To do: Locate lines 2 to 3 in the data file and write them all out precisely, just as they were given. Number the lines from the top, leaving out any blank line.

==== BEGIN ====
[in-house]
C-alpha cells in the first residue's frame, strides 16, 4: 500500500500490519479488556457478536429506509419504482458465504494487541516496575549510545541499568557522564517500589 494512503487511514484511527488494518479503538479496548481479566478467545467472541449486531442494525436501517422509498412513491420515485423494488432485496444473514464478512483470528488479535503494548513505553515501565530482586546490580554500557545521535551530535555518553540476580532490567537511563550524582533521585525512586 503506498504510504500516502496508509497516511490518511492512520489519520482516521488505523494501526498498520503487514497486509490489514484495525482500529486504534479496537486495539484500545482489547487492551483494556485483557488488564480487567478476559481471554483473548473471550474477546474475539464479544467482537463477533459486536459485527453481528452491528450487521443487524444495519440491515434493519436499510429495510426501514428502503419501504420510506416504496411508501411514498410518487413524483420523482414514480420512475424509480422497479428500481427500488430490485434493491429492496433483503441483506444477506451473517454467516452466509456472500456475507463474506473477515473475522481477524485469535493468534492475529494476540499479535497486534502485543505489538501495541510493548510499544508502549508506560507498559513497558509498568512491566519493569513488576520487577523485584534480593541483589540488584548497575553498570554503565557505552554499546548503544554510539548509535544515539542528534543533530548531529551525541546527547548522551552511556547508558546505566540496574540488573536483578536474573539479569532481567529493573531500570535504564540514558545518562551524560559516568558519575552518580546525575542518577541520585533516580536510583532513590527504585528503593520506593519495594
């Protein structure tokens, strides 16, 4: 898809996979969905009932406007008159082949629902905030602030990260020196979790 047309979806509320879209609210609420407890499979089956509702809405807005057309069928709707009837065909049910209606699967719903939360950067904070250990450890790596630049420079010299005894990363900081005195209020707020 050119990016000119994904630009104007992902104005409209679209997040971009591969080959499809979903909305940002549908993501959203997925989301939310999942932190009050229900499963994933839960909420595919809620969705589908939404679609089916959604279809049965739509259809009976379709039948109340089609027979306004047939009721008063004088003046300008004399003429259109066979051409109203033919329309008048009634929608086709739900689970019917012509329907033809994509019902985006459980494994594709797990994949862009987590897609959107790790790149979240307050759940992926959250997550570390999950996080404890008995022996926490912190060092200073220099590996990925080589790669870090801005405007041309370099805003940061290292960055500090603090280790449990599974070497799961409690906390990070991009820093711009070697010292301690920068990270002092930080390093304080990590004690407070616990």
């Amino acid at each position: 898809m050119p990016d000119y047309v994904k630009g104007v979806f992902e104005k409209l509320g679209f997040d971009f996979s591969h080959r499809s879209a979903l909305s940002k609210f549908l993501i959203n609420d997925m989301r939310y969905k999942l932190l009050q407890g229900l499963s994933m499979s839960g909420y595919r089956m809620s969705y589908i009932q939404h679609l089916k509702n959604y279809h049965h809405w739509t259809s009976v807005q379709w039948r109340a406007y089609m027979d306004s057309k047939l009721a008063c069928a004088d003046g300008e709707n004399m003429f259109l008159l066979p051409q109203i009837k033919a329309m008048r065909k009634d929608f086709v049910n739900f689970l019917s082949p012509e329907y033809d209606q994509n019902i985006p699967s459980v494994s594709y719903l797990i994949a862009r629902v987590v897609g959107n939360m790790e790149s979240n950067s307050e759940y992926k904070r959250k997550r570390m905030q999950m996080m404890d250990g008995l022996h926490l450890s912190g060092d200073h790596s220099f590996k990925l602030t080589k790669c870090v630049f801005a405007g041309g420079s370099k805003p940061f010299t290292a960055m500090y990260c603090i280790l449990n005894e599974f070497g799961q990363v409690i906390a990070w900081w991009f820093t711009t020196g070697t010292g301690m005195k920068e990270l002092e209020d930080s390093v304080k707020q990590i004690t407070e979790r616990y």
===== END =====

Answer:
C-alpha cells in the first residue's frame, strides 16, 4: 500500500500490519479488556457478536429506509419504482458465504494487541516496575549510545541499568557522564517500589 494512503487511514484511527488494518479503538479496548481479566478467545467472541449486531442494525436501517422509498412513491420515485423494488432485496444473514464478512483470528488479535503494548513505553515501565530482586546490580554500557545521535551530535555518553540476580532490567537511563550524582533521585525512586 503506498504510504500516502496508509497516511490518511492512520489519520482516521488505523494501526498498520503487514497486509490489514484495525482500529486504534479496537486495539484500545482489547487492551483494556485483557488488564480487567478476559481471554483473548473471550474477546474475539464479544467482537463477533459486536459485527453481528452491528450487521443487524444495519440491515434493519436499510429495510426501514428502503419501504420510506416504496411508501411514498410518487413524483420523482414514480420512475424509480422497479428500481427500488430490485434493491429492496433483503441483506444477506451473517454467516452466509456472500456475507463474506473477515473475522481477524485469535493468534492475529494476540499479535497486534502485543505489538501495541510493548510499544508502549508506560507498559513497558509498568512491566519493569513488576520487577523485584534480593541483589540488584548497575553498570554503565557505552554499546548503544554510539548509535544515539542528534543533530548531529551525541546527547548522551552511556547508558546505566540496574540488573536483578536474573539479569532481567529493573531500570535504564540514558545518562551524560559516568558519575552518580546525575542518577541520585533516580536510583532513590527504585528503593520506593519495594
């Protein structure tokens, strides 16, 4: 898809996979969905009932406007008159082949629902905030602030990260020196979790 047309979806509320879209609210609420407890499979089956509702809405807005057309069928709707009837065909049910209606699967719903939360950067904070250990450890790596630049420079010299005894990363900081005195209020707020 050119990016000119994904630009104007992902104005409209679209997040971009591969080959499809979903909305940002549908993501959203997925989301939310999942932190009050229900499963994933839960909420595919809620969705589908939404679609089916959604279809049965739509259809009976379709039948109340089609027979306004047939009721008063004088003046300008004399003429259109066979051409109203033919329309008048009634929608086709739900689970019917012509329907033809994509019902985006459980494994594709797990994949862009987590897609959107790790790149979240307050759940992926959250997550570390999950996080404890008995022996926490912190060092200073220099590996990925080589790669870090801005405007041309370099805003940061290292960055500090603090280790449990599974070497799961409690906390990070991009820093711009070697010292301690920068990270002092930080390093304080990590004690407070616990």